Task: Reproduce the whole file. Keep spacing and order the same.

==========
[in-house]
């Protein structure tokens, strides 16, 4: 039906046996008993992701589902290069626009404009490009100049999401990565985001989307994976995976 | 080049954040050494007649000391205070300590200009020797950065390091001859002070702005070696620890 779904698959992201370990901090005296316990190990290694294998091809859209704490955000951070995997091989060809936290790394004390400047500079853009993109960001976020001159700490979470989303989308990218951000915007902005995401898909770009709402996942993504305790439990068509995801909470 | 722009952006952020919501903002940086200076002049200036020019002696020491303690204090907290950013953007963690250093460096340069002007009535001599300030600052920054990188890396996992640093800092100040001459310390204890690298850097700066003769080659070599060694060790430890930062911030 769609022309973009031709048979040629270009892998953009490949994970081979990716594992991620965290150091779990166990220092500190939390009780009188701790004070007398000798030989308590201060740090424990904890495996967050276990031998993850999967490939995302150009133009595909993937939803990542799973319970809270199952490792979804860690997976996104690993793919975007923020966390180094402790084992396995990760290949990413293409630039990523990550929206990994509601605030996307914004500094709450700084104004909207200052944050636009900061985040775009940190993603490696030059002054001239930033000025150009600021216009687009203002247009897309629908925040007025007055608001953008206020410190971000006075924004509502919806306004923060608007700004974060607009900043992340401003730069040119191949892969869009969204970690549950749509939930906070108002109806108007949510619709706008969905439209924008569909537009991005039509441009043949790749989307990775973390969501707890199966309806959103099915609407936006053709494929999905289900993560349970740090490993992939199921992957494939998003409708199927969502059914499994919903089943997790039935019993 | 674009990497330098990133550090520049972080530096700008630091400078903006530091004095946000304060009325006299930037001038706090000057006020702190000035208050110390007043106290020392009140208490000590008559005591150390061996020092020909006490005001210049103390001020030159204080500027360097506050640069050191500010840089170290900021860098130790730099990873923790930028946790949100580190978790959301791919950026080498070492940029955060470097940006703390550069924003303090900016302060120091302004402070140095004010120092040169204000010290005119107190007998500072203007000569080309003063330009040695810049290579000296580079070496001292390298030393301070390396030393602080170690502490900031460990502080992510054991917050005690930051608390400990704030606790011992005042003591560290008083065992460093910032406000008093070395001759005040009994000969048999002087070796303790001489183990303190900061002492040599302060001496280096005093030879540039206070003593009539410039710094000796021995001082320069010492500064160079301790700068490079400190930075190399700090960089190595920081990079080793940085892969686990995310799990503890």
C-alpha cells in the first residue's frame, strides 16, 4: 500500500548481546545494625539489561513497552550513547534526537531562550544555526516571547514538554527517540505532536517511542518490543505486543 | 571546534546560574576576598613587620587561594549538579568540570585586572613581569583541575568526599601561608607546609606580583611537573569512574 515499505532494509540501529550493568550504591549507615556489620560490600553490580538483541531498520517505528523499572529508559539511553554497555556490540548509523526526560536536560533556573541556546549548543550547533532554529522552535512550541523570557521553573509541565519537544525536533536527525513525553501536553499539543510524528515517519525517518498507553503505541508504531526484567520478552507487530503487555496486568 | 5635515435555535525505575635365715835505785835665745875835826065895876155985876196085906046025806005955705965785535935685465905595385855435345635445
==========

[in-house]
């Protein structure tokens, strides 16, 4: 039906046996008993992701589902290069626009404009490009100049999401990565985001989307994976995976 | 080049954040050494007649000391205070300590200009020797950065390091001859002070702005070696620890 779904698959992201370990901090005296316990190990290694294998091809859209704490955000951070995997091989060809936290790394004390400047500079853009993109960001976020001159700490979470989303989308990218951000915007902005995401898909770009709402996942993504305790439990068509995801909470 | 722009952006952020919501903002940086200076002049200036020019002696020491303690204090907290950013953007963690250093460096340069002007009535001599300030600052920054990188890396996992640093800092100040001459310390204890690298850097700066003769080659070599060694060790430890930062911030 769609022309973009031709048979040629270009892998953009490949994970081979990716594992991620965290150091779990166990220092500190939390009780009188701790004070007398000798030989308590201060740090424990904890495996967050276990031998993850999967490939995302150009133009595909993937939803990542799973319970809270199952490792979804860690997976996104690993793919975007923020966390180094402790084992396995990760290949990413293409630039990523990550929206990994509601605030996307914004500094709450700084104004909207200052944050636009900061985040775009940190993603490696030059002054001239930033000025150009600021216009687009203002247009897309629908925040007025007055608001953008206020410190971000006075924004509502919806306004923060608007700004974060607009900043992340401003730069040119191949892969869009969204970690549950749509939930906070108002109806108007949510619709706008969905439209924008569909537009991005039509441009043949790749989307990775973390969501707890199966309806959103099915609407936006053709494929999905289900993560349970740090490993992939199921992957494939998003409708199927969502059914499994919903089943997790039935019993 | 674009990497330098990133550090520049972080530096700008630091400078903006530091004095946000304060009325006299930037001038706090000057006020702190000035208050110390007043106290020392009140208490000590008559005591150390061996020092020909006490005001210049103390001020030159204080500027360097506050640069050191500010840089170290900021860098130790730099990873923790930028946790949100580190978790959301791919950026080498070492940029955060470097940006703390550069924003303090900016302060120091302004402070140095004010120092040169204000010290005119107190007998500072203007000569080309003063330009040695810049290579000296580079070496001292390298030393301070390396030393602080170690502490900031460990502080992510054991917050005690930051608390400990704030606790011992005042003591560290008083065992460093910032406000008093070395001759005040009994000969048999002087070796303790001489183990303190900061002492040599302060001496280096005093030879540039206070003593009539410039710094000796021995001082320069010492500064160079301790700068490079400190930075190399700090960089190595920081990079080793940085892969686990995310799990503890």
C-alpha cells in the first residue's frame, strides 16, 4: 500500500548481546545494625539489561513497552550513547534526537531562550544555526516571547514538554527517540505532536517511542518490543505486543 | 571546534546560574576576598613587620587561594549538579568540570585586572613581569583541575568526599601561608607546609606580583611537573569512574 515499505532494509540501529550493568550504591549507615556489620560490600553490580538483541531498520517505528523499572529508559539511553554497555556490540548509523526526560536536560533556573541556546549548543550547533532554529522552535512550541523570557521553573509541565519537544525536533536527525513525553501536553499539543510524528515517519525517518498507553503505541508504531526484567520478552507487530503487555496486568 | 5635515435555535525505575635365715835505785835665745875835826065895876155985876196085906046025806005955705965785535935685465905595385855435345635445